Furthermore, Gawlowski et al. (1998) considered the Dixon tests for normal univariate samples as inferior to the Grubbs tests because the criti- cal values for the former (quoted to only three signi cant digits, or 3 decimal places; Dixon, 1951) are less accurate than for the latter (quoted to four signi cant digits, or 3 or 4 decimal places depending on the critical values being >1 or <1; Grubbs and Beck, 1972). In fact, other reasons (see pp.
121-125 and p. 222 in Barnett and Lewis, 1994) might account for the relative ef ciency of discordance tests than the one stated by Gawlowski et al. (1998).
The computation of new critical values for Dixon discordance tests through Monte Carlo simulations was motivated from multiple reasons: (1) The still wide use of these tests by researchers in many scienti c and engineer- ing elds (see selected references for the past ten years 1996-2005 cited above); (2) the availability of critical values for Dixon tests with 3 decimal places as compared to Grubbs tests with critical values with 3 or 4 decimal places; and most importantly (3) the inapplicability of these discordance tests to the actual data for numerous chemical elements in reference materials (RMs) in the eld of (a) alloy industry ( e.g. , Roelandts, 1994); (b) biology (Ihnat, 2000); (c) biomedicine (Patriarca et al. , 2005); (d) cement industry (Sieber et al.
, 2002); (e) food industry (In 9t Veld, 1998, Langton et al. , 2002); (f) environmental research (Dybczy D ski et al. , 1998; Gill et al.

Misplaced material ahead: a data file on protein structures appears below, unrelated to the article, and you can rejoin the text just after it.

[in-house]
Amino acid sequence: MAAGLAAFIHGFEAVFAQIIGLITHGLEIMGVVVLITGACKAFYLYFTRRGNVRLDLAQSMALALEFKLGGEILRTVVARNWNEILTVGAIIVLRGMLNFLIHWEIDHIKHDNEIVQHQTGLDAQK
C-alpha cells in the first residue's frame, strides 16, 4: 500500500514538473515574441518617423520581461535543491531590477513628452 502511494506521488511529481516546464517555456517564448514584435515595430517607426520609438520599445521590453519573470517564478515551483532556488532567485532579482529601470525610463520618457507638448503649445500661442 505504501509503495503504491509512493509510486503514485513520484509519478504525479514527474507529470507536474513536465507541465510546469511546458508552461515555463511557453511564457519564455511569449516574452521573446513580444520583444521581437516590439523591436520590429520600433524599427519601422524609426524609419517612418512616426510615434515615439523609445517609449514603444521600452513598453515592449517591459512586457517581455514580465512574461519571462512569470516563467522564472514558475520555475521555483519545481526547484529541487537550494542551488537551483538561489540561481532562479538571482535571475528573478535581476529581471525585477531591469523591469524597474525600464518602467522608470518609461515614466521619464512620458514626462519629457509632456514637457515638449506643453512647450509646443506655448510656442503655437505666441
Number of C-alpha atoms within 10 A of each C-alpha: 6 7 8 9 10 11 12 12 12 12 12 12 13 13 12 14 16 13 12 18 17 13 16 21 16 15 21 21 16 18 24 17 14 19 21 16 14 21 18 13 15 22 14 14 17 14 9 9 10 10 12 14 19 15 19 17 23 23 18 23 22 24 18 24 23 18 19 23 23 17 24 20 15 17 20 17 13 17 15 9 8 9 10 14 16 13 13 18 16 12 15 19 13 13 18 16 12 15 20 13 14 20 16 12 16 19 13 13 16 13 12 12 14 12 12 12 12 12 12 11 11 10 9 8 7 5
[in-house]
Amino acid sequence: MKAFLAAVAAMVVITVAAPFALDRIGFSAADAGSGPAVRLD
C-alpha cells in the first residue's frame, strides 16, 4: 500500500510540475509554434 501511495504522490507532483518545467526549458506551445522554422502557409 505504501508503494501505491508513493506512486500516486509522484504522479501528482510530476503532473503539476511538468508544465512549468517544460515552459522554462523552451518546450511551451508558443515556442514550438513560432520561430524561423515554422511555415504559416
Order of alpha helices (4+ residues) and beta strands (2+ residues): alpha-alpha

, 2004; Holcombe et al. , 2004); (g) rock geochemistry ( e.g. , Guevara et al.
, 2001); and (h) soil science (Dybczy D ski et al. , 1979; Hanson et al. , 1998; Verma et al.
, 1998), as well as to experimental data in numerous other scienti c and engineering applications valores críticos para una aplicación muy amplia de esas seis pruebas de discordancia. Se esperan aplicaciones a un mayor número de casos en ciencias e ingenierías, estadísticamente más con ables que como era posible anteriormente. De esta manera, prevemos que los nuevos valores críticos resulten en aplicaciones de las pruebas de Dixon mucho más amplias en una variedad de campos de ciencias e ingenierías tales como agronomía, astronomía, biología, biomedicina, biotecnología, ciencia del suelo, ciencia nuclear, ciencia y tecnología de los alimentos, contaminación ambiental, geocronología, geología estructural, geología isotópica, geoquímica, investigación del agua y del petróleo, programas de aseguramiento y evaluación de calidad, paleontología, química, meteorología y zoología.